A “hard Brexit” would be the “biggest disaster” to have hit the UK’s universities for many years, a university head told MPs.
Alistair Fitt, vice chancellor of Oxford Brookes, was giving evidence to the Education Select Committee, holding a special away-day session at the University of Oxford.
With the elegant panorama of Pembroke College behind them, the MPs wanted to find out what would be the impact of Brexit on the UK’s university sector.
You would be hard-pressed to find any sector in the country more opposed to Brexit than higher education.
So it was probably no surprise that the MPs heard an unrelenting message that leaving the EU was a grim prospect for higher education and research.
University organisations, which usually put much effort and ingenuity into not really being for or against anything in public, took to open campaigning for a Remain vote.
Universities, bastions of liberal thinking, intensely international in their outlook and staffing, seemed culturally allergic to Brexit.
And the referendum result hangs over them like they’ve fought and lost a civil war.
Professor Catherine Barnard from the University of Cambridge told MPs that her own university had seen a 14% drop in applications this year from EU students.
The university had asked why potential students had turned down a chance to study at Cambridge – and she said among the reasons were fears over an “anti-immigrant sentiment” and uncertainty over the future of the UK’s involvement in international research.
Prof Barnard warned that talented mathematicians at Cambridge from countries such as Hungary, Poland and Romania would take their sought-after skills elsewhere.
The committee of MPs heard warnings that in some elite research institutions in the UK, vital to the national infrastructure, as many as two thirds of the staff were EU nationals from outside the UK.
Would they hang around and see if they were still wanted after Brexit? Or would research rivals in Germany or China snap them up to the detriment of the UK economy?
‘Manchester Utd problem’
Showing how seriously they take this, Oxford University has appointed its own head of Brexit strategy.
So you could say that at least Brexit has already created one extra job.
But this new postholder, Professor Alistair Buchan, saw leaving the EU as threatening to relegate the UK’s universities behind their global competition.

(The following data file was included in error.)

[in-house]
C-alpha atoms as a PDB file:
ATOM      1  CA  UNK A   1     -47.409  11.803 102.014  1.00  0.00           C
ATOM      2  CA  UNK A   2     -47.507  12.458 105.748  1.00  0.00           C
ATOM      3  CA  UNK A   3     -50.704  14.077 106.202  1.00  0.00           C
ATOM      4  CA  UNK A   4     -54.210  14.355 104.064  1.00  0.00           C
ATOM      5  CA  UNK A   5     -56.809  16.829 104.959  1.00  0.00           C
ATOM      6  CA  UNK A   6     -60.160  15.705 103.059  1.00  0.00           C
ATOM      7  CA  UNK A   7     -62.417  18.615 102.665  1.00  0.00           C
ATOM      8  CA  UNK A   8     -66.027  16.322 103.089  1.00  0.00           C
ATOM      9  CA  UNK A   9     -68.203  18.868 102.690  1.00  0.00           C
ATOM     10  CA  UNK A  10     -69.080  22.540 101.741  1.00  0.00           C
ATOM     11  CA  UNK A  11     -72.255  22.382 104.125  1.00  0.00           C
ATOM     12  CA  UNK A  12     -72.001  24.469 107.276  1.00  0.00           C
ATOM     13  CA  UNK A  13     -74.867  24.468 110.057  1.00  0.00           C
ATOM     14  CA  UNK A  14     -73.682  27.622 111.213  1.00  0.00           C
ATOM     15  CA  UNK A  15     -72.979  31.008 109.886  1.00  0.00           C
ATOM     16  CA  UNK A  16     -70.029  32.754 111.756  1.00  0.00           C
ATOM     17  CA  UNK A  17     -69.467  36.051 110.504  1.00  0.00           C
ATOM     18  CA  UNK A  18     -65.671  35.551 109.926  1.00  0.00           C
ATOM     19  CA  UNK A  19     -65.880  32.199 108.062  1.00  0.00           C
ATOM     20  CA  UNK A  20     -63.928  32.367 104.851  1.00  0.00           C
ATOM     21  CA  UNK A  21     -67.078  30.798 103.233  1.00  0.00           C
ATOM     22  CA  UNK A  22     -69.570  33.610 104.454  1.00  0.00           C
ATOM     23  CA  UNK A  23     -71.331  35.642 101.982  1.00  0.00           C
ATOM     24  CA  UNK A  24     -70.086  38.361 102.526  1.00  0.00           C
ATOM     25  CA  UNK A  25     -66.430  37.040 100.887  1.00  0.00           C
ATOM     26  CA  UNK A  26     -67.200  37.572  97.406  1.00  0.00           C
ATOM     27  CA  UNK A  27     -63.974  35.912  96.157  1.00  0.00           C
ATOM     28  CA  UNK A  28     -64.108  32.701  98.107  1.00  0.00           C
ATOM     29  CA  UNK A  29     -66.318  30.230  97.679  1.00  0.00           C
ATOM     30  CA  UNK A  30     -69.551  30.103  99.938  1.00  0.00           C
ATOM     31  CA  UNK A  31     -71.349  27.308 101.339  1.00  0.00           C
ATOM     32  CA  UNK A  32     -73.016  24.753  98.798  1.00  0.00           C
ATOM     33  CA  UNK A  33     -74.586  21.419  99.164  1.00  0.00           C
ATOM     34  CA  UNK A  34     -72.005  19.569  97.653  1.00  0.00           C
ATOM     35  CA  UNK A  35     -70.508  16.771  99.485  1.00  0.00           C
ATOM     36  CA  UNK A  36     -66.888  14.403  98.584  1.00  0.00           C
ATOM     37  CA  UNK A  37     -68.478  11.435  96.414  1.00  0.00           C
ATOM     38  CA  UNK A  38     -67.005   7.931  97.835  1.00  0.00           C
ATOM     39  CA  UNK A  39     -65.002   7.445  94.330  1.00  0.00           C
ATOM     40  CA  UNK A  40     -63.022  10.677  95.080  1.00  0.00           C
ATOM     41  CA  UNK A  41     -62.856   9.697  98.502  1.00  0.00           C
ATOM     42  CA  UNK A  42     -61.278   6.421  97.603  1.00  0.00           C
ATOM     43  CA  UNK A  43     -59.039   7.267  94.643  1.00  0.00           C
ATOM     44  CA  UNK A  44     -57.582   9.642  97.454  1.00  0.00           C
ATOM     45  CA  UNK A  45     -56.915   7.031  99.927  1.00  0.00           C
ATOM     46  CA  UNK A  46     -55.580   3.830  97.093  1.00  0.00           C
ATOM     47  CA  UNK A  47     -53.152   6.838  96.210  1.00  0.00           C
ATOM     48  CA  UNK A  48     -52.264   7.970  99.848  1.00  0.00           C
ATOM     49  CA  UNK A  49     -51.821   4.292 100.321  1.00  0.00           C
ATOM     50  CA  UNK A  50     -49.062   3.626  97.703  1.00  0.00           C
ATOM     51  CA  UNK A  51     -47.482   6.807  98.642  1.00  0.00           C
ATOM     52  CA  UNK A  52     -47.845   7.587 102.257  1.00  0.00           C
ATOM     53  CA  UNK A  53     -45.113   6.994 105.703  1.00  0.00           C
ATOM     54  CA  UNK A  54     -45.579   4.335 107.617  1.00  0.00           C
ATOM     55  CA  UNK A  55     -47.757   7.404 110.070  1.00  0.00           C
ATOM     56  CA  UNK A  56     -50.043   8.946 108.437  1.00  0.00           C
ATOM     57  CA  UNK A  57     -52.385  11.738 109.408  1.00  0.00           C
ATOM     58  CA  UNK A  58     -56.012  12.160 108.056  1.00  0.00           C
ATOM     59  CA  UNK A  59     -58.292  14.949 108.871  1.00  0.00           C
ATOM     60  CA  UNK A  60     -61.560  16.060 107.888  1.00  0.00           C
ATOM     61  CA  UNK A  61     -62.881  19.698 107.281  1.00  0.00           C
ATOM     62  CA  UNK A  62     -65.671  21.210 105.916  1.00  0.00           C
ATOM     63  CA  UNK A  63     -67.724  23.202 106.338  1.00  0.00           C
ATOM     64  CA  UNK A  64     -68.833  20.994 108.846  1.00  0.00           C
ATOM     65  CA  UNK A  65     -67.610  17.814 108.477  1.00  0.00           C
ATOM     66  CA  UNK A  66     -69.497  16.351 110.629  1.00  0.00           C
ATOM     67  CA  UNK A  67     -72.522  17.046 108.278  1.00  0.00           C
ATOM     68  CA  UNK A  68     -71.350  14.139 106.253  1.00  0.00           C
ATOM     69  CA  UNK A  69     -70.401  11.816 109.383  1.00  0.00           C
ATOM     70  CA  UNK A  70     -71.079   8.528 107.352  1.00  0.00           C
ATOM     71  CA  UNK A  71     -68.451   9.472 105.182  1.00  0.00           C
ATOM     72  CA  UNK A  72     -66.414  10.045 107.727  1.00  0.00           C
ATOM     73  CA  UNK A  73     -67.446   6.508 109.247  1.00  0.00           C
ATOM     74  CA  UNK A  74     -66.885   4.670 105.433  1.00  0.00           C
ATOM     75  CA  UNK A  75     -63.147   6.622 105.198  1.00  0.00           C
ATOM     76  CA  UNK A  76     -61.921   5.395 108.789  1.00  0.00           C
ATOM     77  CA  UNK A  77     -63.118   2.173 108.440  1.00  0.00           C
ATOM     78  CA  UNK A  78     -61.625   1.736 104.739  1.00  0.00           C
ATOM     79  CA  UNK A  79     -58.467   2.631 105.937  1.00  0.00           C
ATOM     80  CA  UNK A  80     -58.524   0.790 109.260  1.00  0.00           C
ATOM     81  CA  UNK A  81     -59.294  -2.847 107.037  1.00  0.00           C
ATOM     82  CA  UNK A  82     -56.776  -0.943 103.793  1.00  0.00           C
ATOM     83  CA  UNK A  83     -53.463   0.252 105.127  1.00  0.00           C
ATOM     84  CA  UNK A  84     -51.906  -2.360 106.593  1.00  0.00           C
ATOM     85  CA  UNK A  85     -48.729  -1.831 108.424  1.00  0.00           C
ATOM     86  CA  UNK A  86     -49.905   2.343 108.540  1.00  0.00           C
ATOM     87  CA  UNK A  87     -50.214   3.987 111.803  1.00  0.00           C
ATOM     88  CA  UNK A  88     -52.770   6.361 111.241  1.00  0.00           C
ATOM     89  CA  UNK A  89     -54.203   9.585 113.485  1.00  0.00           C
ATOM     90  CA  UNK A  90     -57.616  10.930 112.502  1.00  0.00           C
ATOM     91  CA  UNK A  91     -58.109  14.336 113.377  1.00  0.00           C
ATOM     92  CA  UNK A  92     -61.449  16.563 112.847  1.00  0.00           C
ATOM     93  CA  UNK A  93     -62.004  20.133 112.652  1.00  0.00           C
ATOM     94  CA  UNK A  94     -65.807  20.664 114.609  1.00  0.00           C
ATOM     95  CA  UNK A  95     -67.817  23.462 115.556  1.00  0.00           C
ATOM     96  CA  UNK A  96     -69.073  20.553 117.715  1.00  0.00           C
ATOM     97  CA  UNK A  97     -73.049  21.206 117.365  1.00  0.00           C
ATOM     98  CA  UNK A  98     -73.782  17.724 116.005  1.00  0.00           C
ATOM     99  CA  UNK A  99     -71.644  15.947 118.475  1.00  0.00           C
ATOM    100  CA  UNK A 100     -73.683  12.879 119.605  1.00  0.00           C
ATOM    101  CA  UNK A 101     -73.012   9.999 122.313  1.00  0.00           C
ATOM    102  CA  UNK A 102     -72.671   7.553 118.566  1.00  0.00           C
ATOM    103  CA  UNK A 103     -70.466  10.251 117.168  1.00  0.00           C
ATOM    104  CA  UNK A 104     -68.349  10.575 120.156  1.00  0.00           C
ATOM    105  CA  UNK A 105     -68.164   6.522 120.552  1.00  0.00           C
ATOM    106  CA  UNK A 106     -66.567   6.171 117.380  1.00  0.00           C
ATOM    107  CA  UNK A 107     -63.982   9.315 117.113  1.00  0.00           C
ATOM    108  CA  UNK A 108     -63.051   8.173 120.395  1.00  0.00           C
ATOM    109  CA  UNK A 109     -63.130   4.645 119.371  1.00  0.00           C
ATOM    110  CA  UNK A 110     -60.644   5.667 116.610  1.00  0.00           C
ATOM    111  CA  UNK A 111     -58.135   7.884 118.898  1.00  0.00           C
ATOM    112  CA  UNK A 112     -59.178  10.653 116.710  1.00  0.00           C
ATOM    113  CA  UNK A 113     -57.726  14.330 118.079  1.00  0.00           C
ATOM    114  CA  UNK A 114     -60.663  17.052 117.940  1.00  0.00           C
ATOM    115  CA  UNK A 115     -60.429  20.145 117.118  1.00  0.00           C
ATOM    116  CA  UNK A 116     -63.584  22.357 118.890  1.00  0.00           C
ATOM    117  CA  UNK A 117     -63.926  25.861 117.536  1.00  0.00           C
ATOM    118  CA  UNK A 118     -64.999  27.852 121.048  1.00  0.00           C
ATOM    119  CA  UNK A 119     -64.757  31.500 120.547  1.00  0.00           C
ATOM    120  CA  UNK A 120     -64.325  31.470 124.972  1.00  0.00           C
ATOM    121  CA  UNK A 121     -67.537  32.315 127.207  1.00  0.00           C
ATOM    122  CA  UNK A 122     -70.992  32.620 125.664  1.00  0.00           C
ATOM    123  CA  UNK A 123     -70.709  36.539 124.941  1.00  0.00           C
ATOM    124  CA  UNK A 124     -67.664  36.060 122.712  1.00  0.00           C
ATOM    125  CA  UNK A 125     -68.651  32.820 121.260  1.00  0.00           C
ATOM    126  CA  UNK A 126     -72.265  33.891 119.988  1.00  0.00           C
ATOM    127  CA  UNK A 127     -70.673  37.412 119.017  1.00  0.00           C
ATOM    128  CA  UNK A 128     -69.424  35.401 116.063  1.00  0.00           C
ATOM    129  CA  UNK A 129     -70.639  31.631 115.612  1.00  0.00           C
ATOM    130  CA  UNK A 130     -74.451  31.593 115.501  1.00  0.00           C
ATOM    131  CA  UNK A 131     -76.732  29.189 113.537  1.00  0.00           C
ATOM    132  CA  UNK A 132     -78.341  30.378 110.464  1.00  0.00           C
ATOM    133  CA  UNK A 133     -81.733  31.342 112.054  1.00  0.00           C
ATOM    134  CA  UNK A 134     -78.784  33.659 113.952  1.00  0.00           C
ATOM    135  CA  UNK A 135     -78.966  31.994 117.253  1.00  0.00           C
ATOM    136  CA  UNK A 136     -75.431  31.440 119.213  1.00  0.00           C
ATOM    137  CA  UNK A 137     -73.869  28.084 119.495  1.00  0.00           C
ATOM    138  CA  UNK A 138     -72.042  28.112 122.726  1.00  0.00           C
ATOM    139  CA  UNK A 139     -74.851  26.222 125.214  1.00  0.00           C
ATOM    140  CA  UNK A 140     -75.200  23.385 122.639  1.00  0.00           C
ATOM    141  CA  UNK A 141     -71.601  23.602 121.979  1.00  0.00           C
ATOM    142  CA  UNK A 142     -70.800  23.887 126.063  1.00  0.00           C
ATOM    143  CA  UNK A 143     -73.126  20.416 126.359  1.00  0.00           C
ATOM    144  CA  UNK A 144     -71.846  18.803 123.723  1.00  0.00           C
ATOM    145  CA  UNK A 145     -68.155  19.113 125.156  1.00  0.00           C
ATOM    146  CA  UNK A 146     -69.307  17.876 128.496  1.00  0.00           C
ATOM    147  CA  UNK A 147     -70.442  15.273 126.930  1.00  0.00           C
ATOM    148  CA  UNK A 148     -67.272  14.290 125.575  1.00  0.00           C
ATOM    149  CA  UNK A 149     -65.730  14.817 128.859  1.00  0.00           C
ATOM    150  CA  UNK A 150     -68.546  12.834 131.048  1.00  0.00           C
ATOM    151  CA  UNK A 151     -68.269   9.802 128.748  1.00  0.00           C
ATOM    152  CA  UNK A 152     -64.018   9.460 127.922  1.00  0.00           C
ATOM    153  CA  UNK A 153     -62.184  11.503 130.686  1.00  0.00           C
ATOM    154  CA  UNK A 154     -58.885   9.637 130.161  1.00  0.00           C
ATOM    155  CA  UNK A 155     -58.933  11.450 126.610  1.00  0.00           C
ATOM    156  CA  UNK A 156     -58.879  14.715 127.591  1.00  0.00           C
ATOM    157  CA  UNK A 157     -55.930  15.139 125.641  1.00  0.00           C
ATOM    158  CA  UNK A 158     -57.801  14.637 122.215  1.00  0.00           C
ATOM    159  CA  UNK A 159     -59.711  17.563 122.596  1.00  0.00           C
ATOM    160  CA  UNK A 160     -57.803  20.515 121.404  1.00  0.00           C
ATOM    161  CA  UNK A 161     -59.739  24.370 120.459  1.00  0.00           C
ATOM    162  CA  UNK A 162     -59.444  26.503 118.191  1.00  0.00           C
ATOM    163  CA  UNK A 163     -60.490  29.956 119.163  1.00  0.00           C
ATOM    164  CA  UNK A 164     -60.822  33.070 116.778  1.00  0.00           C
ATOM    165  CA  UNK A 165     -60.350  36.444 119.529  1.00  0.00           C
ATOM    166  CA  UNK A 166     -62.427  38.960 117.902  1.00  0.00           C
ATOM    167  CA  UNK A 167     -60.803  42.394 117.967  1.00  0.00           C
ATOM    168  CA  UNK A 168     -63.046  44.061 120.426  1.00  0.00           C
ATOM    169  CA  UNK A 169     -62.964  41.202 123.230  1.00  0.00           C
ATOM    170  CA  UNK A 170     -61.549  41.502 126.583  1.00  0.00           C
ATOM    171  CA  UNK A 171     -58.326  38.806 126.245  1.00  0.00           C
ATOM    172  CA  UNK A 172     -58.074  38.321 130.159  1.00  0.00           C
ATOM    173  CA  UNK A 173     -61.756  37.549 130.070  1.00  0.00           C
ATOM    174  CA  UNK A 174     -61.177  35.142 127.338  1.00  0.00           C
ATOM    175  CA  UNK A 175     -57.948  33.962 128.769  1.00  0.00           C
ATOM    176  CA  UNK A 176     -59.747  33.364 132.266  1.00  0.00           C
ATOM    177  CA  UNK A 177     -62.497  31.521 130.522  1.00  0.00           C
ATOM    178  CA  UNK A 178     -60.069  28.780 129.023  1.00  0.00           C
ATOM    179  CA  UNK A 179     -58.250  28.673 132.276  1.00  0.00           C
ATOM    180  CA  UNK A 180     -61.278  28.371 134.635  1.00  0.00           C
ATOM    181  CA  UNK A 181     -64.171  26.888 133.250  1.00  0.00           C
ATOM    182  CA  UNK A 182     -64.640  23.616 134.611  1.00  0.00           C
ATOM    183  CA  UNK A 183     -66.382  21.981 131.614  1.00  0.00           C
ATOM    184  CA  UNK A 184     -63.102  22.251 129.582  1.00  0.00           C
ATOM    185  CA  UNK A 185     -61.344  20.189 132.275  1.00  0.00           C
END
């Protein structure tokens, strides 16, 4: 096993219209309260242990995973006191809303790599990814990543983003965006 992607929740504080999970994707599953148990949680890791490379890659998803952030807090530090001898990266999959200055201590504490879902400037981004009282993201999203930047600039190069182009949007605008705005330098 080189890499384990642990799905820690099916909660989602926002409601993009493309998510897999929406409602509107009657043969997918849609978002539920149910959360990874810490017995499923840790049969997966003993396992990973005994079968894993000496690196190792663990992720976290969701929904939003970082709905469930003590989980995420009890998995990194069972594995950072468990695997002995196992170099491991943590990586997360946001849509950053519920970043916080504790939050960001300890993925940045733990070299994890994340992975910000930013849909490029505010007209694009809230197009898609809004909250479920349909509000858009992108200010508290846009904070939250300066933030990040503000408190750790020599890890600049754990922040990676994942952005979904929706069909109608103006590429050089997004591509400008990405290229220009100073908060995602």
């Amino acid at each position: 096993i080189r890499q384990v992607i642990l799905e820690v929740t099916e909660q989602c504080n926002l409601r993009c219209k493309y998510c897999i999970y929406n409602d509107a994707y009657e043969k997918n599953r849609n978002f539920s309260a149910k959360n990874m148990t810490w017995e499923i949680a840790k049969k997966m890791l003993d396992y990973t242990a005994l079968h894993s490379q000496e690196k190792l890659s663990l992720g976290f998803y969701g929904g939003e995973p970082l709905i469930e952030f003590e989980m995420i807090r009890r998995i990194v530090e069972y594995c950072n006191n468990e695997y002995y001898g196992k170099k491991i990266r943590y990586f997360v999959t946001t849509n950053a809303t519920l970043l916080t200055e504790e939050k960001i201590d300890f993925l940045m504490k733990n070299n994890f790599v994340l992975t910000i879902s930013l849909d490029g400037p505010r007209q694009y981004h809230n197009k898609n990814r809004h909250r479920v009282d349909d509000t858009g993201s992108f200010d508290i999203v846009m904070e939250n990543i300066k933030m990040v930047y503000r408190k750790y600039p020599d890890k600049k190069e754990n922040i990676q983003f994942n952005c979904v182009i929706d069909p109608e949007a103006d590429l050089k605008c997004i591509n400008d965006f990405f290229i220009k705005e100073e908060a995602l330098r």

Oxford has been ranked as the world’s top university, but Prof Buchan said that in 1970s the UK’s universities did not have that top status. This had been built through the EU years and growing networks of international partnerships.
He described Brexit for universities as the “Manchester United problem”.
Why would any football team with international ambitions deliberately want to restrict its access both to better talent and to bigger markets?
There were warnings about the financial impact of losing European research funding.
The UK’s universities are among the biggest winners from Horizon 2020 research network, bringing more than £2bn into the higher education sector.
This is no small-bière, with some individual universities worrying about the loss of hundreds of millions.
If the UK is to stay ahead in research, Dr Anne Corbett of the LSE said the UK government had to be ready for some “serious funding”.
Professor Stephanie Haywood, president of the Engineering Professors’ Council, warned that losing access to EU students would make skills shortages in engineering even worse.
But could there be an upside in higher tuition fees?
If EU students are designated as overseas students after Brexit, UK universities could charge them much higher fees.
But such a tuition fee windfall depends on those students not staying at home or going somewhere else.
Prof Barnard raised the example of those talented eastern European mathematicians.
Would they really be able to pay £17,000 or so a year? Or would it mean that universities in the UK would have pay for scholarships rather than see them go elsewhere?
Committee chairman Neil Carmichael pushed his witnesses for more evidence and facts.
But what came back most often was even more questions. What’s going to happen to the EU staff in UK universities? What will be the visa system for students?
What will happen to the intricate networks of European research? How much will the UK government be willing to cover for any lost income?
And of course, so far, these are unknowns being piled up on unknowables.
But as another European refugee scientist, Albert Einstein, once said: “If we knew what we were doing, it wouldn’t be called research.”